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‘Dark Web’ pedophiles to be hunted by new GCHQ-NCA police unit

‘Dark Web’ pedophiles to be hunted by new GCHQ-NCA police unit
British Prime Minister David Cameron has unveiled a new strategy on Thursday to hunt pedophiles and abusers online, which will include giving greater powers to intelligence agencies to monitor internet activity.

Speaking at the #WeProtectChildren online global summit in London, Cameron announced the creation of a new unit, consisting of officers from GCHQ alongside the National Crime Agency (NCA), known as Britain’s version of the FBI.

Part of the unit’s role will involve investigating the ‘dark web’ – a part of the internet that is heavily encrypted, and is out of bounds to regular web users. According to the PM, dark web networks, including Tor, act as “digital hiding places for child abusers.”

The unit will receive £10 million next year to create specialist teams to find explicit content on the web. There are also plans to criminalize sexual comments sent to children on the internet by adults.

The Prime Minister also cited cases in which security services were able to track UK citizens involved in pedophilic activities while using software designed to protect their identities.

Reuters/Baz Ratner

The plans come as British security services claim they have arrested more than 1,000 alleged pedophiles in the past year, using web tracking methods, compared to just 192 arrests between 2012 and 2013.

British police have also warned that up to 1,300 children are vulnerable to abuse from pedophiles they may come into contact with online.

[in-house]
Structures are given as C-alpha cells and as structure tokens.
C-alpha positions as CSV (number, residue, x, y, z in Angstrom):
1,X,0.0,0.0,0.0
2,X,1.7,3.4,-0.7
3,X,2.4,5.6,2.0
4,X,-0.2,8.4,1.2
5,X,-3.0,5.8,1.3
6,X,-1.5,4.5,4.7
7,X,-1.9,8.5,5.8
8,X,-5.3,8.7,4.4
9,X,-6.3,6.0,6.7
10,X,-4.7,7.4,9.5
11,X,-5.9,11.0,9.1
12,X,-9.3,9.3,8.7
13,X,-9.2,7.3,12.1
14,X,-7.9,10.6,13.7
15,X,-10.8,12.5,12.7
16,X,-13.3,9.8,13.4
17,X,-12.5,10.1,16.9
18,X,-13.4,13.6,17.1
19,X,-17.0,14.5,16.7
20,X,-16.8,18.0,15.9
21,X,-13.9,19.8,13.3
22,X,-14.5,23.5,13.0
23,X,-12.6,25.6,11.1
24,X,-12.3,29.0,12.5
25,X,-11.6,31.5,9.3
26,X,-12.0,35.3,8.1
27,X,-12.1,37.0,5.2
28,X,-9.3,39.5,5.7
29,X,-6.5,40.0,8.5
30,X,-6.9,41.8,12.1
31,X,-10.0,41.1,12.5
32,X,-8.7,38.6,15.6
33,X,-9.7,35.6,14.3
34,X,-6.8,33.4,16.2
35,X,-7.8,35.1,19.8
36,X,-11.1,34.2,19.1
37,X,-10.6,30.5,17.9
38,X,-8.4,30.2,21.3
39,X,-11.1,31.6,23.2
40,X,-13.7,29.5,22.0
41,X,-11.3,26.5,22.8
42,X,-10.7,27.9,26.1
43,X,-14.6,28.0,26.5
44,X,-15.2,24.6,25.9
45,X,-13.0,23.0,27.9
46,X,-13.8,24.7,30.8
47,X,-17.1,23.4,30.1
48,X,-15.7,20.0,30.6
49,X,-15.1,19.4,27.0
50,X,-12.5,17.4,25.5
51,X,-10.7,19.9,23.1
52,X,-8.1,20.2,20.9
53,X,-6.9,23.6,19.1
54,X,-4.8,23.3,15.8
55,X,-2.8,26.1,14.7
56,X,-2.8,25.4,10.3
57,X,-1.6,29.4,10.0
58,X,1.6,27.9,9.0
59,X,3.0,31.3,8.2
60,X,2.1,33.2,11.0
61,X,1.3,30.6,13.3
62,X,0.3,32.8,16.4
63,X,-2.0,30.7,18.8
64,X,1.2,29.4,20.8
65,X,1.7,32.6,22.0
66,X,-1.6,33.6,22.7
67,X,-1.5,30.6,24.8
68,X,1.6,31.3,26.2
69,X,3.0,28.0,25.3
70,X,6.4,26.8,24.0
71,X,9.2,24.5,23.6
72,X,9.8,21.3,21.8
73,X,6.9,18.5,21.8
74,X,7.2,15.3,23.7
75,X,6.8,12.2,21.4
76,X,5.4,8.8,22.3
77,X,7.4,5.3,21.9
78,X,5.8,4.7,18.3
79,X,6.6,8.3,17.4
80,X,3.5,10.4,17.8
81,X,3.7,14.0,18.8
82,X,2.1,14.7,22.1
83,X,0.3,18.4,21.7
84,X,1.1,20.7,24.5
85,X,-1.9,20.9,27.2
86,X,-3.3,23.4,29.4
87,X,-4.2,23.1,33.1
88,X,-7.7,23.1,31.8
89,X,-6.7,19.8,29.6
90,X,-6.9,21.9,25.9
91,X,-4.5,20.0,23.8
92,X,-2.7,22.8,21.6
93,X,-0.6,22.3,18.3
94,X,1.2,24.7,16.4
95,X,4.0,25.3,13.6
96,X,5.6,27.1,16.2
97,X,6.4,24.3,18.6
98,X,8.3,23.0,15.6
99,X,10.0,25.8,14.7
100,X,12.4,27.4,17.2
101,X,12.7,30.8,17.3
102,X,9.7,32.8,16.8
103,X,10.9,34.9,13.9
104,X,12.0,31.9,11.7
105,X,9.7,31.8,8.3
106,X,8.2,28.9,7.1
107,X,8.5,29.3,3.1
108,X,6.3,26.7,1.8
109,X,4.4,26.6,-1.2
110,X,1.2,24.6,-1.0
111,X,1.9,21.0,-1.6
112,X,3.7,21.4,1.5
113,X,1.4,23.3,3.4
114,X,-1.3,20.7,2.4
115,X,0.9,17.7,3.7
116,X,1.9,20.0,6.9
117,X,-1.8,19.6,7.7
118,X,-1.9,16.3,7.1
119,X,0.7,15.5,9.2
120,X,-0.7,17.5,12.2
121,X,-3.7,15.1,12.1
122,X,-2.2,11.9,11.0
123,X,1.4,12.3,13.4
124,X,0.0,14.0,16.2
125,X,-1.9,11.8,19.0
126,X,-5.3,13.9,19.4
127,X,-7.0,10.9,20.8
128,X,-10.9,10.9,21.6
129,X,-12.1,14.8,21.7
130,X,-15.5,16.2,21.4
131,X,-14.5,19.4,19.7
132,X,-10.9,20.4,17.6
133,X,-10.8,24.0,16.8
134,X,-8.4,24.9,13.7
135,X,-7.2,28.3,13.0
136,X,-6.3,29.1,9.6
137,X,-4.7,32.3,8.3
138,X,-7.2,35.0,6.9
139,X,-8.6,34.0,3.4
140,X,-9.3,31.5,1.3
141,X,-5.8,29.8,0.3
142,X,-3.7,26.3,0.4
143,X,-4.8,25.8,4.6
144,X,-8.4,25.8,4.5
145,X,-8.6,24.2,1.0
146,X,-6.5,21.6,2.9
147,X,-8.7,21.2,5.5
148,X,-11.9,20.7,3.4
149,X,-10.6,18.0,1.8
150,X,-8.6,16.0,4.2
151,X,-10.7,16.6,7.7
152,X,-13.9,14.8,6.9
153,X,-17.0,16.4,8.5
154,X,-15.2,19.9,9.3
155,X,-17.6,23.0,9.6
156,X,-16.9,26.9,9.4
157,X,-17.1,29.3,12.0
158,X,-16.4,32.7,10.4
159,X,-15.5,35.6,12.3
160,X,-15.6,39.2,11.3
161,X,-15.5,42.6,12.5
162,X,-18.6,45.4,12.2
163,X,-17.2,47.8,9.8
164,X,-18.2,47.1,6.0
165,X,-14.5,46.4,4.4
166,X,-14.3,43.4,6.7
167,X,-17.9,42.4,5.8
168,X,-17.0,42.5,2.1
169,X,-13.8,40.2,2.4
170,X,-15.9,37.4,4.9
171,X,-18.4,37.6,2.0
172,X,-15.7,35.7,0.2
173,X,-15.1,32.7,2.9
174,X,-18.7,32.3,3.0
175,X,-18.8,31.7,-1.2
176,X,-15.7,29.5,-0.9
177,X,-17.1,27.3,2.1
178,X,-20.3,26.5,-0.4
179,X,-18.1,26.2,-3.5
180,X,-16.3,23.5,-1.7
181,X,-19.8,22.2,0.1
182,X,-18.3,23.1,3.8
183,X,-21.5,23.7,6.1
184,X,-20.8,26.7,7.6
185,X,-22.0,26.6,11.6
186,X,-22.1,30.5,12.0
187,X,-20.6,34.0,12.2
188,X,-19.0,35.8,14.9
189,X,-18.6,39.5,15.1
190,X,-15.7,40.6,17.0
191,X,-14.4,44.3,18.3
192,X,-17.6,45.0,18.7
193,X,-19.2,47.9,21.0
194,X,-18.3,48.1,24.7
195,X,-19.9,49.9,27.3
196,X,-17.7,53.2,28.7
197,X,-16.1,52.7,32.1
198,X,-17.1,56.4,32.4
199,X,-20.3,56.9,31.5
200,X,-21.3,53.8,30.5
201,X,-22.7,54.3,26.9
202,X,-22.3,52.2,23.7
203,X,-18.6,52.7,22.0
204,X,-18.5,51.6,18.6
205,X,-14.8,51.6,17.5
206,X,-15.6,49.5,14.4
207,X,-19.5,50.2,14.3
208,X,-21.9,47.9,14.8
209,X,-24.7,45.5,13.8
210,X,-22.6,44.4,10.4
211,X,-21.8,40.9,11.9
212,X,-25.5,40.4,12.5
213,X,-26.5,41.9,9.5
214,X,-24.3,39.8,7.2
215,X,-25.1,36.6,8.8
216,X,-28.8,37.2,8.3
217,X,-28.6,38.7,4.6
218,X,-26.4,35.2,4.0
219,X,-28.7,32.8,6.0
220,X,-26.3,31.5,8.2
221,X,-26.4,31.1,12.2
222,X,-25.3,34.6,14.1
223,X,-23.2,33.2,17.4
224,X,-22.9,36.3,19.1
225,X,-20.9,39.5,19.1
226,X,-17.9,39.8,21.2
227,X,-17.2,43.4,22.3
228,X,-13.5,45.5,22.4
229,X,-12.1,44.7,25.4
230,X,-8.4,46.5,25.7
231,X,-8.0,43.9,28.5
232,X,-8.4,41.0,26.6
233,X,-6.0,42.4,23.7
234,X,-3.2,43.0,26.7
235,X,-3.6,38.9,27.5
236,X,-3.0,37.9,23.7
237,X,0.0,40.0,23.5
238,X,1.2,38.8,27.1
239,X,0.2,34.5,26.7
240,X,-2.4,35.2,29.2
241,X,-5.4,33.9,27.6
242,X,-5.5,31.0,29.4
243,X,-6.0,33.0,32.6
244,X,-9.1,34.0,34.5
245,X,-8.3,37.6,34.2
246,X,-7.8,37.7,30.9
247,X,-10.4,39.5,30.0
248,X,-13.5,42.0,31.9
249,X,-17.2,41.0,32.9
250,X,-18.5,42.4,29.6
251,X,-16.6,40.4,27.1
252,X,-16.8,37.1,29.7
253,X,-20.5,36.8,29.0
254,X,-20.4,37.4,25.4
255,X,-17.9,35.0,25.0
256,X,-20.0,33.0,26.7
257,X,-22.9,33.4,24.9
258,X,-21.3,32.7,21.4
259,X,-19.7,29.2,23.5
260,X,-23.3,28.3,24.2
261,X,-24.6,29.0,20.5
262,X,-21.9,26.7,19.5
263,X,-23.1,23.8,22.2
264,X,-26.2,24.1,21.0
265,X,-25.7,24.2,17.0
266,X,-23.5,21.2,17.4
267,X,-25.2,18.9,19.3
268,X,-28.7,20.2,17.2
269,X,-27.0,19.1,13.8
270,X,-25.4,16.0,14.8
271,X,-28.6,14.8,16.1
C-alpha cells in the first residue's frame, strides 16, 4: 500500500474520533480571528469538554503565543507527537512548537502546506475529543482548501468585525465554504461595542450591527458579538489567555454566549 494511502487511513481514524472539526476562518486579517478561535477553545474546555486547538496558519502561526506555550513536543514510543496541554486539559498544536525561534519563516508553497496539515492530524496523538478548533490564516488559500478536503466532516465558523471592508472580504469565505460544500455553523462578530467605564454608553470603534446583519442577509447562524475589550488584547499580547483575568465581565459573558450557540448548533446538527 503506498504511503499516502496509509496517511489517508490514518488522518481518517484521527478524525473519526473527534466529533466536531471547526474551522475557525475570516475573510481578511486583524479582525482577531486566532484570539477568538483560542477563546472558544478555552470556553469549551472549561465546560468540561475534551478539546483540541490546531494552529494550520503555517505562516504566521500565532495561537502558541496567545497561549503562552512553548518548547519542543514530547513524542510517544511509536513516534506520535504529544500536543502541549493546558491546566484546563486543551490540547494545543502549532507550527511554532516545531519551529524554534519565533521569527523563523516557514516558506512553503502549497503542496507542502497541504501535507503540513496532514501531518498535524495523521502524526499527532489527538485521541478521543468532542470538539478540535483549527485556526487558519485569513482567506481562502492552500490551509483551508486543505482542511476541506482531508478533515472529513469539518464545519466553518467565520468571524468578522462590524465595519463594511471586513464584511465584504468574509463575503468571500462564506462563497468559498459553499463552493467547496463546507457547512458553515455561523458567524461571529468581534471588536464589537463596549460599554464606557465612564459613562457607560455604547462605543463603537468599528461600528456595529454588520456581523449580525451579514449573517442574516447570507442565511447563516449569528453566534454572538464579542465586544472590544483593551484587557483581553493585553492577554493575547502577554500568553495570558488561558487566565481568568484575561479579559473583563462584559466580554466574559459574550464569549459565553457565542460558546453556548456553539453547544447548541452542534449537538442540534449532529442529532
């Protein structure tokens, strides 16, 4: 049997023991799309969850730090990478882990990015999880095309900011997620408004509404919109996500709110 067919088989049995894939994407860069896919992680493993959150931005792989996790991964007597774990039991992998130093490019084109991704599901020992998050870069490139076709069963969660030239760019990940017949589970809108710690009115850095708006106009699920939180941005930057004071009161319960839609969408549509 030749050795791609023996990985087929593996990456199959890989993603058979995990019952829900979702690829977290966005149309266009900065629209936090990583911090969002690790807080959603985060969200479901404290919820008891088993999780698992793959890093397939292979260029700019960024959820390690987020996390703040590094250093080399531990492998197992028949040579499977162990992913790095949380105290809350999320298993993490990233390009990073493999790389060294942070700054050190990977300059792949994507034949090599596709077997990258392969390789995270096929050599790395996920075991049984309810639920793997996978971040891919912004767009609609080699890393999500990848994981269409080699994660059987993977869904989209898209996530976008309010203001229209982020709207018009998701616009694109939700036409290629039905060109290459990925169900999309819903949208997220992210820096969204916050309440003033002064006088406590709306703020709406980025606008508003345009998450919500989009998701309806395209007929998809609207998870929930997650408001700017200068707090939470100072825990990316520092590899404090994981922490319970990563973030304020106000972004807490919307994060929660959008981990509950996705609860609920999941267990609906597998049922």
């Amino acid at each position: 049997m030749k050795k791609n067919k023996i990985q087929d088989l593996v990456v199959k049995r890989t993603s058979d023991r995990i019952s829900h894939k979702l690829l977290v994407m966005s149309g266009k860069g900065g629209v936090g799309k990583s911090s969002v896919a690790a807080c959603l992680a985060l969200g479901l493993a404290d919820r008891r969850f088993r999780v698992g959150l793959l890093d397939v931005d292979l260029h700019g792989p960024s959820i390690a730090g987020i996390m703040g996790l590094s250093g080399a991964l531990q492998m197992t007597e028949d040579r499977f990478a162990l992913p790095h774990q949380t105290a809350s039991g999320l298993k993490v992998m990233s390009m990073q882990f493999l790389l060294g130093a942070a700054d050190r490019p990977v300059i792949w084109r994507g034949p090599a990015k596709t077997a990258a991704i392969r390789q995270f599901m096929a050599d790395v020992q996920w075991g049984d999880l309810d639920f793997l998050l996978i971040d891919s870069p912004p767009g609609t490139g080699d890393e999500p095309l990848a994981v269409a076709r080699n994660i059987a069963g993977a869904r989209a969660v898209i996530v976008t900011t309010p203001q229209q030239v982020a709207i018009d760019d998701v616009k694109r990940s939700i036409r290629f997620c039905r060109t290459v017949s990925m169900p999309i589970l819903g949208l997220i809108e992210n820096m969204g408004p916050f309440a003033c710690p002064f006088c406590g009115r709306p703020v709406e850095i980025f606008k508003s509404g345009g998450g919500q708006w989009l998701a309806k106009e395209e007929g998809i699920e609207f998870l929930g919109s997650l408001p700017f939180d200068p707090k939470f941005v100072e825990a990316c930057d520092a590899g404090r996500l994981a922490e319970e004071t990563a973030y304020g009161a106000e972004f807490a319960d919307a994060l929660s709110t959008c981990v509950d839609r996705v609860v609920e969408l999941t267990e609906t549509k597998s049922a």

“GCHQ is using its world-leading capabilities to help the NCA reach into the dark web and bring to justice those who misuse it to harm children,” said Director Robert Hannigan.

“With the NCA, we are committed to eliminating digital hiding places for child abusers.”

Cameron also unveiled news of new technology designed to curb the sharing of illegal photographs and videos online. Additionally, organizations such as the Internet Watch Foundation will assist multinational internet firms including Google and Facebook to identify and block illegal images.

“Every time someone chooses to view an online image or a video of a child being abused, they are choosing to participate in a horrific crime,” Cameron said.

“Every single view represents that victim being abused again. They may as well be in the room with them.”

Child protection charities including the NSPCC welcomed the PM’s statements, saying the plans would recognize the international dimensions of child abuse online.

“Child-abuse imagery, increasingly violent and degrading in nature, is an international problem requiring international solutions,” said NSPCC Chief Executive Peter Wanless.

“The internet does not recognize borders and neither should our efforts to achieve justice for children affected. Governments, technology companies, law enforcement and other organizations all have a part to play in tackling this sick trade.”

Last month, the UK’s Investigatory Powers Tribunal (IPT) rules that web surveillance carried out by GCHQ did not breach the Human Rights Act, despite claims to the contrary made by civil liberties groups Amnesty International and Liberty.